Influenza shots still recommended as flu season peaks

by Michelle Sexton
Monday, January 13, 2014

While local health officials say the optimal time to get the influenza shot is early fall, they add that sooner is better for those who have not had it this season.

“The most important intervention in terms of preventing flu illness is getting a vaccination,” Dr. Paul Kamitsuka, New Hanover Regional Medical Center’s hospital epidemiologist, said Friday, Jan. 3. “The flu is not just like a cold; it can be a deadly virus.”

North Carolina’s Department of Health and Human Services has reported at least 13 flu-related deaths since early October. Seven of the flu deaths involved people aged 25 to 49, five were 50 to 64, and one was 65 or older, DHHS reports show.

Kamitsuka was unsure if any flu-related deaths occurred in New Hanover County but said there have been flu patients on breathing machines in the intensive care unit.

Health experts have emphasized certain high-risk groups get the vaccine, including the elderly, young children, pregnant women and people with medical conditions including a weakened immune system, heart or lung disease and diabetes.

But Kamitsuka recommended everyone 6 months and older get vaccinated because that can help protect others. For example, he said an older person’s immune system might not respond as well to the vaccine as a younger healthy person’s would.

“We want to provide a cocoon of safety,” Kamitsuka said. “The idea is not only to get the flu shot to prevent illness yourself but also to protect others around you.”

New Hanover Regional Medical Center workers were required to get the flu shot, as hospitalized patients are among those most vulnerable, Kamitsuka said. 

“Once you get vaccinated, it takes a couple weeks to kick in. Time is of the essence,” Kamitsuka said. “It’s a significant risk if you don’t have the flu shot in terms of potentially transferring the flu.” 

There is still time to get the flu shot, New Hanover County Health Director David Rice said Thursday, Jan. 2. 

“We’re in peak season right now,” Rice said. “My guess is it’s still going to rise over the next couple of weeks.”

Those who have not had the flu shot, or the flu, can get vaccinated and be protected in 10 days, Rice said.

“The argument is if you get the flu you’re infectious,” Rice said. “If you protect yourself from the flu and don’t get it you’re not infectious.”

North Carolina was among 20 states reporting high influenza-like illnesses as of late December, the U.S. Centers for Disease Control and Prevention reported.

While there are variations, traditionally most flu seasons in Wilmington pick up in January, Kamitsuka said.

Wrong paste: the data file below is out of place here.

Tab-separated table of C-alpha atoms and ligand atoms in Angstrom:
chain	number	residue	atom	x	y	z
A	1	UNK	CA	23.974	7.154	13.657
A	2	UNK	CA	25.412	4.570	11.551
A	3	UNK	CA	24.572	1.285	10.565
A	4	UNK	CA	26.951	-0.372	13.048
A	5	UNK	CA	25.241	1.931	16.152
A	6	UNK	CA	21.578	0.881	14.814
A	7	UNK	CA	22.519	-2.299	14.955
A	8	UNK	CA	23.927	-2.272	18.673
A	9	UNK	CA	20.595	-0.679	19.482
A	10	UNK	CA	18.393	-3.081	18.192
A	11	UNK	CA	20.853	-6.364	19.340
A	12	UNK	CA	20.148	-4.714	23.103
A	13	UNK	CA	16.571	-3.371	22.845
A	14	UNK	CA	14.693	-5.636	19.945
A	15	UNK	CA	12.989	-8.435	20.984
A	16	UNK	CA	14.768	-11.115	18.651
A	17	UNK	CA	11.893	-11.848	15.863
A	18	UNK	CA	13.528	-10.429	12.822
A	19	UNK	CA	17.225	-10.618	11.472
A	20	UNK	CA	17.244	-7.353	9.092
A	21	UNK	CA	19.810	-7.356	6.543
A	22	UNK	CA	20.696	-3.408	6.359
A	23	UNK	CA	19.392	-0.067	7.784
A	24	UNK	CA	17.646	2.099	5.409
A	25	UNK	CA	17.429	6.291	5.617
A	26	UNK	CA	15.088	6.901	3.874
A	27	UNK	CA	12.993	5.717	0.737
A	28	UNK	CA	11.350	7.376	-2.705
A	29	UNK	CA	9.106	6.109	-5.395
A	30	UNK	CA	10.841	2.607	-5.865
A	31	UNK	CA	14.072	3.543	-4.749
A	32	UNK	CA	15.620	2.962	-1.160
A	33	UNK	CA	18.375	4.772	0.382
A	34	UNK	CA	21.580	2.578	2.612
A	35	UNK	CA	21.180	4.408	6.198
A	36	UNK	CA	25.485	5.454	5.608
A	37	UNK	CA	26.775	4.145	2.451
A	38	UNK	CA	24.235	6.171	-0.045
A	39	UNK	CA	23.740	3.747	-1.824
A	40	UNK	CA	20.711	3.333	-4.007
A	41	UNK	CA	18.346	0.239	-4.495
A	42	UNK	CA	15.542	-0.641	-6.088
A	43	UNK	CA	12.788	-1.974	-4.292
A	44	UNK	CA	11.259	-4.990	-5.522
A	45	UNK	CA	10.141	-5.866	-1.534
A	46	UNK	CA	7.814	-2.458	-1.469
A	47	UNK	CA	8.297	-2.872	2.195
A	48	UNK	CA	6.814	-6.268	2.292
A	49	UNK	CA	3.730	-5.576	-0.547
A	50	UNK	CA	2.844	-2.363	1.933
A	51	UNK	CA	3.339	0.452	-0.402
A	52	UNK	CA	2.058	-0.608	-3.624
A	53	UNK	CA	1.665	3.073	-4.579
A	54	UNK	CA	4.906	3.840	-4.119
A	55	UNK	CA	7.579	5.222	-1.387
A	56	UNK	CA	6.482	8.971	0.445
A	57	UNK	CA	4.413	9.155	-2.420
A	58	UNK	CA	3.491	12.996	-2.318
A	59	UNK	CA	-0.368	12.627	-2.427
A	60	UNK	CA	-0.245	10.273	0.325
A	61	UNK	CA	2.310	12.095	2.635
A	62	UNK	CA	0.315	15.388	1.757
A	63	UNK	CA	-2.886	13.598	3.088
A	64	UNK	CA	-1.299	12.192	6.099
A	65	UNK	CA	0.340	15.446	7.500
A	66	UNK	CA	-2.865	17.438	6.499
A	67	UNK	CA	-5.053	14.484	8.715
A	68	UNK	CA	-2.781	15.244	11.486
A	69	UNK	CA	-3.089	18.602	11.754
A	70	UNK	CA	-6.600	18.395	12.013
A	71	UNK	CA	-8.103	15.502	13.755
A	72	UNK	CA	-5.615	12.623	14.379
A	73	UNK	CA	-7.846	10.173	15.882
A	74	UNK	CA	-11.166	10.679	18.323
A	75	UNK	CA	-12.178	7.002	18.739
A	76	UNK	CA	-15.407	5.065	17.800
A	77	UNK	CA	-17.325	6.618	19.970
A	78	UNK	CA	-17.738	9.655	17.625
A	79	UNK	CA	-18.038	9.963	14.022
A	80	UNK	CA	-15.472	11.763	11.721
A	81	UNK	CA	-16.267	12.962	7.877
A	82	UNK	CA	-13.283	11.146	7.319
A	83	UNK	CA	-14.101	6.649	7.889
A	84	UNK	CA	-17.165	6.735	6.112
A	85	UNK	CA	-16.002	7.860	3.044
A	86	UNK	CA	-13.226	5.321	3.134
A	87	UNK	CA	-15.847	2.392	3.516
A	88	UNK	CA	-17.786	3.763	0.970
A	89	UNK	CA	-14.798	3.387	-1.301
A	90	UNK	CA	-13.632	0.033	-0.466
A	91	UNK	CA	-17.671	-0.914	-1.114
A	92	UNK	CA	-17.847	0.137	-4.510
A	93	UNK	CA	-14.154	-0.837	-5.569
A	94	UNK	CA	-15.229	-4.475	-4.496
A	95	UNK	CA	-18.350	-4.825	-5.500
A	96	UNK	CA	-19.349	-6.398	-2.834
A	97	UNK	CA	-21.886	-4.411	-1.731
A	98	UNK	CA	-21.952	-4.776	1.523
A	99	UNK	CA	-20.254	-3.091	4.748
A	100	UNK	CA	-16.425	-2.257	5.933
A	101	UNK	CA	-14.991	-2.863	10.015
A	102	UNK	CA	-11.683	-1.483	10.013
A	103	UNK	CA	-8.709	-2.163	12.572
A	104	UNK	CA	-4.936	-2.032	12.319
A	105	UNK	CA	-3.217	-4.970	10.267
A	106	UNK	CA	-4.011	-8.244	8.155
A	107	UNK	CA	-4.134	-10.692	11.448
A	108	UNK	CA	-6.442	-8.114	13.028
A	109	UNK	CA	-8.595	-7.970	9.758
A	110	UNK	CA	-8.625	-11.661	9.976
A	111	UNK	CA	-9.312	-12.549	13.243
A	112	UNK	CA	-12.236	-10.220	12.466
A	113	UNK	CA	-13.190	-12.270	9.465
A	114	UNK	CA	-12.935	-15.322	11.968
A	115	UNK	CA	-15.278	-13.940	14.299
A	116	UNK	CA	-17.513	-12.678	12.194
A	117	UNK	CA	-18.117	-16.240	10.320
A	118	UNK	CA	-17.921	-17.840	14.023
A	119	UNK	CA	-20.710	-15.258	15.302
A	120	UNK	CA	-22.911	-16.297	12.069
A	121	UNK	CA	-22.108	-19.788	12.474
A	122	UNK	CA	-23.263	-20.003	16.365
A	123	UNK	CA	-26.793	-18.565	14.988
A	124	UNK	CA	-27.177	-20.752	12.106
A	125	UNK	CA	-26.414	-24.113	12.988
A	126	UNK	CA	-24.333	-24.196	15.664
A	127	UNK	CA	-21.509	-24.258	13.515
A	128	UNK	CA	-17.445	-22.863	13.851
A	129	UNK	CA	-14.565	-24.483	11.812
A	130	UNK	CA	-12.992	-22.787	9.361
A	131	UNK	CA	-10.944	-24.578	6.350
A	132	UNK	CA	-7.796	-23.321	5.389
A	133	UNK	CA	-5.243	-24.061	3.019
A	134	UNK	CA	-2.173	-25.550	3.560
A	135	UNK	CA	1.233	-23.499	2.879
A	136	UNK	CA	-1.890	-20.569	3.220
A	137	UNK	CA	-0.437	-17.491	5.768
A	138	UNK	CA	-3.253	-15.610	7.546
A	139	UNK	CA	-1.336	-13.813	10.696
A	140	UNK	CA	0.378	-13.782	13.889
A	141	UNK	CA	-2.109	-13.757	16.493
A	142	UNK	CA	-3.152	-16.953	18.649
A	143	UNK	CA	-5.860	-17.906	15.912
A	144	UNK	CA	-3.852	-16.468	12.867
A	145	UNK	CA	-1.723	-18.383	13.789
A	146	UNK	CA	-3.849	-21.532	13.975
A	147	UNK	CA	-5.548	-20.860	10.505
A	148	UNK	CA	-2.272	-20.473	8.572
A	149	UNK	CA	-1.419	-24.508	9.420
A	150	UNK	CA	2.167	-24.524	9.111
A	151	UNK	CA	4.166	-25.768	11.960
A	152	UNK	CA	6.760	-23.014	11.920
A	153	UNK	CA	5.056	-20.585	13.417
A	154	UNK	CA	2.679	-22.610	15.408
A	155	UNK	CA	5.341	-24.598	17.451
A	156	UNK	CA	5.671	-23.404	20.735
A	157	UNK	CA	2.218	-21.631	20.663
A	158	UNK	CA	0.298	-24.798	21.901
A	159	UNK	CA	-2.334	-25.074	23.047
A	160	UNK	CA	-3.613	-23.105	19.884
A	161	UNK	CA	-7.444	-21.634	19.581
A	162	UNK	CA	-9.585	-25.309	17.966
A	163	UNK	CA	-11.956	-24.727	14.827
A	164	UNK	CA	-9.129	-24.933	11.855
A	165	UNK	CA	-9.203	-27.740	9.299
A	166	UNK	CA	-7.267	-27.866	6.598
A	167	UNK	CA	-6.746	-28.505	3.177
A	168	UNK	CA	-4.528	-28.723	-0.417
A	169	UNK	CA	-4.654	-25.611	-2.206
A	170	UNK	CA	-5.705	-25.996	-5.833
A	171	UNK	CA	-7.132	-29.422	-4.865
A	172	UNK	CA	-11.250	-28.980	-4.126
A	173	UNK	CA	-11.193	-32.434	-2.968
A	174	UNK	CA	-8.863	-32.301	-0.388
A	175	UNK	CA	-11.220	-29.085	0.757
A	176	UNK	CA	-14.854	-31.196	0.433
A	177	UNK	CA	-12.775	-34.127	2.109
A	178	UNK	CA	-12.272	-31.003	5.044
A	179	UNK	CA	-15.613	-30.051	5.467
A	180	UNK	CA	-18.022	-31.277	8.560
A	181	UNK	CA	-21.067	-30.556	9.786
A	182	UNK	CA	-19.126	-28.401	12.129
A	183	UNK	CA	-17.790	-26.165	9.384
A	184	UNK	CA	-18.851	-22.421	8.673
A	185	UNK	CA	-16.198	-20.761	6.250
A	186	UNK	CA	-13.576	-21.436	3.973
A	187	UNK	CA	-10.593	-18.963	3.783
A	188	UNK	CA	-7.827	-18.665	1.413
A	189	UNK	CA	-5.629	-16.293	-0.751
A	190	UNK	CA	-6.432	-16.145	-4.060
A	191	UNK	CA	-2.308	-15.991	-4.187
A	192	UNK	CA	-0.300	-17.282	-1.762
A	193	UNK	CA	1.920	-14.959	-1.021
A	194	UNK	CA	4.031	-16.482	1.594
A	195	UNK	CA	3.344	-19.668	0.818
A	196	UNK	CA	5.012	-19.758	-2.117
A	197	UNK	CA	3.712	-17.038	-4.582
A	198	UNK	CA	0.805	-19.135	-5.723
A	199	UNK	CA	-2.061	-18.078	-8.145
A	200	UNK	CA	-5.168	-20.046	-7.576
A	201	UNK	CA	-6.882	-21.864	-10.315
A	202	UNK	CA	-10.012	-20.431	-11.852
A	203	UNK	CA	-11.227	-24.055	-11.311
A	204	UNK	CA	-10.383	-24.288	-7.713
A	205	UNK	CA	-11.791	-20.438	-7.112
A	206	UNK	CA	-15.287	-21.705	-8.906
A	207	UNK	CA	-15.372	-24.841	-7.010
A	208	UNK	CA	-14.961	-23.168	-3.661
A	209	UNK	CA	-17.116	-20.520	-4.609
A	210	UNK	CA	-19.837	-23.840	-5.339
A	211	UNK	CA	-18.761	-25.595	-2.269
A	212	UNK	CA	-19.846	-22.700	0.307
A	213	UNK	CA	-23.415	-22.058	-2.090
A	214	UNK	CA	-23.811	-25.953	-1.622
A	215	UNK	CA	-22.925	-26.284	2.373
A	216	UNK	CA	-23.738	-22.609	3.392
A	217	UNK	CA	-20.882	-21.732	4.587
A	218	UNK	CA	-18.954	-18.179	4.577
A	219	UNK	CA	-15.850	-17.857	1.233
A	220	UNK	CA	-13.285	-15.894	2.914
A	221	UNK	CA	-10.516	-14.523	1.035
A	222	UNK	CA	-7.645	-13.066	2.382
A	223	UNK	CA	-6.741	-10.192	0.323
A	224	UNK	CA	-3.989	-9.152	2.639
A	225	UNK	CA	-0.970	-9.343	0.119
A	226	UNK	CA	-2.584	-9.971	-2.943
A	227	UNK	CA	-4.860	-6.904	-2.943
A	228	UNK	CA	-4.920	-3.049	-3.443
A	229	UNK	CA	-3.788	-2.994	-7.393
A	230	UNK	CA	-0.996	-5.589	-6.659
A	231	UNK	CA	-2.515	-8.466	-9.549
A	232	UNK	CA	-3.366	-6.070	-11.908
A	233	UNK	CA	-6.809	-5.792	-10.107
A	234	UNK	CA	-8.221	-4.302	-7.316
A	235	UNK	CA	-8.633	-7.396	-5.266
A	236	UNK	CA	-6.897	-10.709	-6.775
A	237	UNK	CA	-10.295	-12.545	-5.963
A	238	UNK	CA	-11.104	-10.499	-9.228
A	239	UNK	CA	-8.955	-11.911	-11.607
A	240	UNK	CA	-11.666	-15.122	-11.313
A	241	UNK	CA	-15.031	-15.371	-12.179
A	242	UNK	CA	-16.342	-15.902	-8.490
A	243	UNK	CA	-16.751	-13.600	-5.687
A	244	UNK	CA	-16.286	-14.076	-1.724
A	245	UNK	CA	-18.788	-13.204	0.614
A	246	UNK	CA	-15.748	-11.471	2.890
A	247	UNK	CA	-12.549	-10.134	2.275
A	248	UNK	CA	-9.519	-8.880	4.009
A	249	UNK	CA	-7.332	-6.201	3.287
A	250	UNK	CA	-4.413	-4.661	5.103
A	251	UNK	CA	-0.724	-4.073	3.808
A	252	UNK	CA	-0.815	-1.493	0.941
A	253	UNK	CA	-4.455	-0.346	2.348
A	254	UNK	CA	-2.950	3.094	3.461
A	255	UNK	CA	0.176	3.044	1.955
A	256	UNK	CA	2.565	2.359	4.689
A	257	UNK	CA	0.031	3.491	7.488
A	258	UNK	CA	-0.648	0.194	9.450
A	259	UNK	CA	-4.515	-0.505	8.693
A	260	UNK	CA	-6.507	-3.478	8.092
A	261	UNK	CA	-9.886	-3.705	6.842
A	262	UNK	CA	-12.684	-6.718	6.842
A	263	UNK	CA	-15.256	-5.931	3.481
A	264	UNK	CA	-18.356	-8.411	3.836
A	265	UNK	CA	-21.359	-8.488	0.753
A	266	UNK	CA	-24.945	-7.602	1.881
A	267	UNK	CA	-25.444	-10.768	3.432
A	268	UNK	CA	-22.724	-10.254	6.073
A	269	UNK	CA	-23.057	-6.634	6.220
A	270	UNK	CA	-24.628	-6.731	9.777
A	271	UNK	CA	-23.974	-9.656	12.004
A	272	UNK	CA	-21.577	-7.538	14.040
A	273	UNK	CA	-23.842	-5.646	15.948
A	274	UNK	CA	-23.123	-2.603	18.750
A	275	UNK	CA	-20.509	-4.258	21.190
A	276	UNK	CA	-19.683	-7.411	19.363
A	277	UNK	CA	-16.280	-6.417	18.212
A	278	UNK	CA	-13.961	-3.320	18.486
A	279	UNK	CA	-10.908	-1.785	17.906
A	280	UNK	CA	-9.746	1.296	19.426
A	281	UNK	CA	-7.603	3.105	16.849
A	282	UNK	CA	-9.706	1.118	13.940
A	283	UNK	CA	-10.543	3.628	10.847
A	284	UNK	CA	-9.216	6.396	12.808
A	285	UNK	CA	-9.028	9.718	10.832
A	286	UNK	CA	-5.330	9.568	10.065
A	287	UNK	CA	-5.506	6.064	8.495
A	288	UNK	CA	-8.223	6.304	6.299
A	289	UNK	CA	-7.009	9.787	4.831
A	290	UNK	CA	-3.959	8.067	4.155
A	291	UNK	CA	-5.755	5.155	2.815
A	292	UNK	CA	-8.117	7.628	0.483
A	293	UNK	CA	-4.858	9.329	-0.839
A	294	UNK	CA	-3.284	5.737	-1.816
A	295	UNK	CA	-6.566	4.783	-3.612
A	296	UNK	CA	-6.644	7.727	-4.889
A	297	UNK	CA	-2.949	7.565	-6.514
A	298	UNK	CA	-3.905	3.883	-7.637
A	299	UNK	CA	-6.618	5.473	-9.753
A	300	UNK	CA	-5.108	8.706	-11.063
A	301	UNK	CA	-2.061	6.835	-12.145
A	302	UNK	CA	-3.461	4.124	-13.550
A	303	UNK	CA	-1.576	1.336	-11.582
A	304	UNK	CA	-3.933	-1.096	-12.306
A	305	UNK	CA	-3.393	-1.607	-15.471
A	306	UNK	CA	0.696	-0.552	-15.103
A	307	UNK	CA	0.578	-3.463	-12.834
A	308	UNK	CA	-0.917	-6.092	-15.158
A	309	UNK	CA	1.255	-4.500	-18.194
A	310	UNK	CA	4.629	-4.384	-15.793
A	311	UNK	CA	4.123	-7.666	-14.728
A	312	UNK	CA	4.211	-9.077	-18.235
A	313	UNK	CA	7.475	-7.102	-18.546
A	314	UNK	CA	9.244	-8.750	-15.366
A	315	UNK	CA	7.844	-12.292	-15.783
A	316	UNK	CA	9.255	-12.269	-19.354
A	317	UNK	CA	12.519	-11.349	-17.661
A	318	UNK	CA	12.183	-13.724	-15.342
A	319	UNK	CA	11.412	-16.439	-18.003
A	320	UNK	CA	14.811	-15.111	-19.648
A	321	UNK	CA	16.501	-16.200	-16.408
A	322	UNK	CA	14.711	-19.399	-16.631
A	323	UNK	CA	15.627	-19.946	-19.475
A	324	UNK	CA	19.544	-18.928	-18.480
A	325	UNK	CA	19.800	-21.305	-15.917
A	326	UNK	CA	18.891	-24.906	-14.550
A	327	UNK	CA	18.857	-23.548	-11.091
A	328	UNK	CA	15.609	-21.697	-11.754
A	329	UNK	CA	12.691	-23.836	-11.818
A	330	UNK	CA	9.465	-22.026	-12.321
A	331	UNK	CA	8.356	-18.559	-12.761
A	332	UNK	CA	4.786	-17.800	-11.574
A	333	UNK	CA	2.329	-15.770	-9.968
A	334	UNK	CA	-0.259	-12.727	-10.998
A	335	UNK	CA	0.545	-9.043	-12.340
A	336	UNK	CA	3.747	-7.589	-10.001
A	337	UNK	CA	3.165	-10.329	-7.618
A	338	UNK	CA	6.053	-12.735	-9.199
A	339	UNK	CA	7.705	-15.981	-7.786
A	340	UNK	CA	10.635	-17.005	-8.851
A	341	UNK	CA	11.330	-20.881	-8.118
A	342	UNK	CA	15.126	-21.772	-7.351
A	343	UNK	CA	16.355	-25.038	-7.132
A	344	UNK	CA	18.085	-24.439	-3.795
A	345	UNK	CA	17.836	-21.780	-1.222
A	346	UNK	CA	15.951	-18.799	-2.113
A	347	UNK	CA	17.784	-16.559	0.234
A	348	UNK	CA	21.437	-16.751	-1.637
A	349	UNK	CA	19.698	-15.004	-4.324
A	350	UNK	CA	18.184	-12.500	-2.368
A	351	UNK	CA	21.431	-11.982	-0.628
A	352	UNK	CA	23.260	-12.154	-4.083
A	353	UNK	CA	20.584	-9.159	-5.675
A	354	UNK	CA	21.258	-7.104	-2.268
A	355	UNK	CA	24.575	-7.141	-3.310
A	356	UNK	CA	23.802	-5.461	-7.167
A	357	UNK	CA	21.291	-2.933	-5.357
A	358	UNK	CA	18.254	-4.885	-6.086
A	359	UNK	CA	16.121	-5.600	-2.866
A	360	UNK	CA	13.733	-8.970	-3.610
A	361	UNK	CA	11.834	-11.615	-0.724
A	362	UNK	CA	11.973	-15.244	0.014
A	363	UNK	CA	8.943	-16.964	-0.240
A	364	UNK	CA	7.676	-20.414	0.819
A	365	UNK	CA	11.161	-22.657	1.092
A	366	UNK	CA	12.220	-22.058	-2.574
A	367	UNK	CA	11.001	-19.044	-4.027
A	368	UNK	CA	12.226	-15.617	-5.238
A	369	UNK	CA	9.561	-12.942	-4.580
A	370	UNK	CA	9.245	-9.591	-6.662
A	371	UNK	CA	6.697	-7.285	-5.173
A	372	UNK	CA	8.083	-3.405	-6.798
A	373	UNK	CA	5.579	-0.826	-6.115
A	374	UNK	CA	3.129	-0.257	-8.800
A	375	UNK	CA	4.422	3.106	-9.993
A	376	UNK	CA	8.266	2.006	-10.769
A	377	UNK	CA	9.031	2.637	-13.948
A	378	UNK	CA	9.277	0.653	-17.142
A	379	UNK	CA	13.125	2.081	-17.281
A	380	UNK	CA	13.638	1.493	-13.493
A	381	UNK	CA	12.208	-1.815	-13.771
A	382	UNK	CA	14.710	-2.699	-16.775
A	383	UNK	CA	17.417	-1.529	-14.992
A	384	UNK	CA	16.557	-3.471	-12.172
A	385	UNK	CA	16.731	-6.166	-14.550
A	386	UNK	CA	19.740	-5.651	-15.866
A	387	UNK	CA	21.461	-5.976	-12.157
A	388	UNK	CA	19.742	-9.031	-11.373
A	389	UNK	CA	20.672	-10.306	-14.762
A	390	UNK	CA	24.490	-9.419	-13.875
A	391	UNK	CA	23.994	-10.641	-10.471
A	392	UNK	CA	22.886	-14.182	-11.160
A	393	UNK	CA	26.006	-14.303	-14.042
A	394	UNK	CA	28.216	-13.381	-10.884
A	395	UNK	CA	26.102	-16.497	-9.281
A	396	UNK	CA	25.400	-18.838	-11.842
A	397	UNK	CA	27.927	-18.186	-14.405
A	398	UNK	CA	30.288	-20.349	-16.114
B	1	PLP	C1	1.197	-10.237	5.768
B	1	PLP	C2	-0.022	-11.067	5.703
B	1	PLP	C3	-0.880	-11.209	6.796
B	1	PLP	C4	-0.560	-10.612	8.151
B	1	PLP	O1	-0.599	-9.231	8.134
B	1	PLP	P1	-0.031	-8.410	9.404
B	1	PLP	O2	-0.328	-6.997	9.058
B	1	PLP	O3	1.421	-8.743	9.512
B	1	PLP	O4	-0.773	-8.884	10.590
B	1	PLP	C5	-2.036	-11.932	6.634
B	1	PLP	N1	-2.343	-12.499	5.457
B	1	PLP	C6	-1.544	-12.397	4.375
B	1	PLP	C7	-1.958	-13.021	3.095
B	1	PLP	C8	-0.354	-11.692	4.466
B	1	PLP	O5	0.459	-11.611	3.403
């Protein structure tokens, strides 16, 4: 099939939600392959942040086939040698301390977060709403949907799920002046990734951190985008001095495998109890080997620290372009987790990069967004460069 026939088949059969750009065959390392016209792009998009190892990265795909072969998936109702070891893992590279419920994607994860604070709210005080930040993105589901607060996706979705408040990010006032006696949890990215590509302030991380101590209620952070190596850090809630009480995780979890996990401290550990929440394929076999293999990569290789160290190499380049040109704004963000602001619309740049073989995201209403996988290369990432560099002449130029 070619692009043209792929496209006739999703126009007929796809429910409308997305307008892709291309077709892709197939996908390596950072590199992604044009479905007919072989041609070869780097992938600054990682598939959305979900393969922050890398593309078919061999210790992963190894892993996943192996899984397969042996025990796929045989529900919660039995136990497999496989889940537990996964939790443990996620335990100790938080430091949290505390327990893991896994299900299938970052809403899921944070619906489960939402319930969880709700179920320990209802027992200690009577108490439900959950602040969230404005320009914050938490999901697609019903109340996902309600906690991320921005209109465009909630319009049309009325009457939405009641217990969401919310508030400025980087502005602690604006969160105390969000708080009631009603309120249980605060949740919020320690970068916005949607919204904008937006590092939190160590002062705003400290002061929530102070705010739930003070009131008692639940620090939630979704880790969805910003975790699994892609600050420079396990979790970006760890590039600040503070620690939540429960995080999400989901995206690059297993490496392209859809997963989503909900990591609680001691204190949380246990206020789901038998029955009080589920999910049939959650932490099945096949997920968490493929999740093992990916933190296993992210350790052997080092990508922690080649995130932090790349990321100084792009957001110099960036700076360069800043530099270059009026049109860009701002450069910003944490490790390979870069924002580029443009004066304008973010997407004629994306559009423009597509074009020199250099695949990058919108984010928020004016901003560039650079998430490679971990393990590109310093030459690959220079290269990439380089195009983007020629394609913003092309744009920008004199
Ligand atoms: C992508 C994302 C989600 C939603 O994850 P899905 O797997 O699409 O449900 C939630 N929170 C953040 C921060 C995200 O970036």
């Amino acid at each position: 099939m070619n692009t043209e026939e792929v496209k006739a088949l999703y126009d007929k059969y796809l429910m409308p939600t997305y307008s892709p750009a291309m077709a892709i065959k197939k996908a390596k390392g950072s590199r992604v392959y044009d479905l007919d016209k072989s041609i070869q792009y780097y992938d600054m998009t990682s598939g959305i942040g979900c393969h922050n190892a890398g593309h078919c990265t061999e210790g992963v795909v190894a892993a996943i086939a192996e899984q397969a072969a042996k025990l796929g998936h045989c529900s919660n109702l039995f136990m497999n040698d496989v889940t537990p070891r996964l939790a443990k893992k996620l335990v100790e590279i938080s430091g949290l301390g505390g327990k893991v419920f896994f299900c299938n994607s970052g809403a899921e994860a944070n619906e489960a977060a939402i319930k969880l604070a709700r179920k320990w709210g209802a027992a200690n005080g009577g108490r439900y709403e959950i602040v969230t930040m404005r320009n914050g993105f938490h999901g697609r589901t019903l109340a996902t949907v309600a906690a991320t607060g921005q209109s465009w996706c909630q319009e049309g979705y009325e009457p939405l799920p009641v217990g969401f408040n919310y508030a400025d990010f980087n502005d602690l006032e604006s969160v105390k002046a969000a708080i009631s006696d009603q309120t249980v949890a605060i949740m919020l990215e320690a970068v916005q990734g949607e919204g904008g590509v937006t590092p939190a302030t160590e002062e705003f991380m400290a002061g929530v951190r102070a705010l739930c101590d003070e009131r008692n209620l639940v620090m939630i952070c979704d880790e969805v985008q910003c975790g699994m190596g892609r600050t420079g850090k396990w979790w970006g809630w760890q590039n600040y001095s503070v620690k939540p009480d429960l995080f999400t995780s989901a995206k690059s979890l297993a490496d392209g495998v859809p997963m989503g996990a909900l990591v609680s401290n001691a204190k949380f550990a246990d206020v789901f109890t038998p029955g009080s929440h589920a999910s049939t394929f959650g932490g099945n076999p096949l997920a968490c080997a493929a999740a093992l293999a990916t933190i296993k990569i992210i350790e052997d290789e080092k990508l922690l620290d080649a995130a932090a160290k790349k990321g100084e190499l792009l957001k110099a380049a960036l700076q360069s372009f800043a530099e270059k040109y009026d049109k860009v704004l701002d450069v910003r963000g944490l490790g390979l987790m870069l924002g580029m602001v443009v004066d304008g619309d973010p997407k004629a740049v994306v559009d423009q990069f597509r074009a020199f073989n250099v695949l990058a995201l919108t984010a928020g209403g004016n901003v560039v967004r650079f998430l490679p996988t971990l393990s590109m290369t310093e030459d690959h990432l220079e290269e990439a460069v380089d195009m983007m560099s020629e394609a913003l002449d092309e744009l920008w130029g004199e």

“It’s unpredictable and every year it’s a little bit different,” Kamitsuka said, adding that several strains of the influenza virus circulate. “You only sort of find out in retrospect which viruses ultimately cause the most problem during a given flu season.”

Current vaccines include antigens for two influenza A strains, including H1N1 and H3N2, and one or two B strains, Kamitsuka said. The H1N1 strain was the virus that caused the 2009 pandemic, he said. 

“It is really a fourth generation descendent of the 1918 virus, which also was H1N1,” Kamitsuka said. 

The World Health Organization met in February 2013 to determine which strains would go into the vaccine made available in the fall, Kamitsuka said. 

“It takes all that time to actually manufacture the vaccine,” Kamitsuka said. “Because the prediction as to which flu strains will be circulated had to be made so long ago things can change.”

The CDC has estimated that last year’s flu vaccine helped prevent 79,000 flu-related hospitalizations, adding that is about enough people to fill an NFL stadium. CDC officials also used Arizona’s state population to illustrate how many estimated flu-related illnesses were prevented last year by the vaccine — about 6.6 million.

Health experts also recommended additional ways to protect yourself from the flu, including:

• wash your hands frequently with soap and water or alcohol-based sanitizers;

• cover your nose and mouth with tissues when coughing or sneezing, or sneeze into the inside of your elbow instead of out in the open air or on your hands;

• stay home if you are sick.

For more information visit:


Copyright 2014 Lumina News. All rights reserved. This material may not be published, broadcast, rewritten or redistributed.


 Email this to a friend    Printable version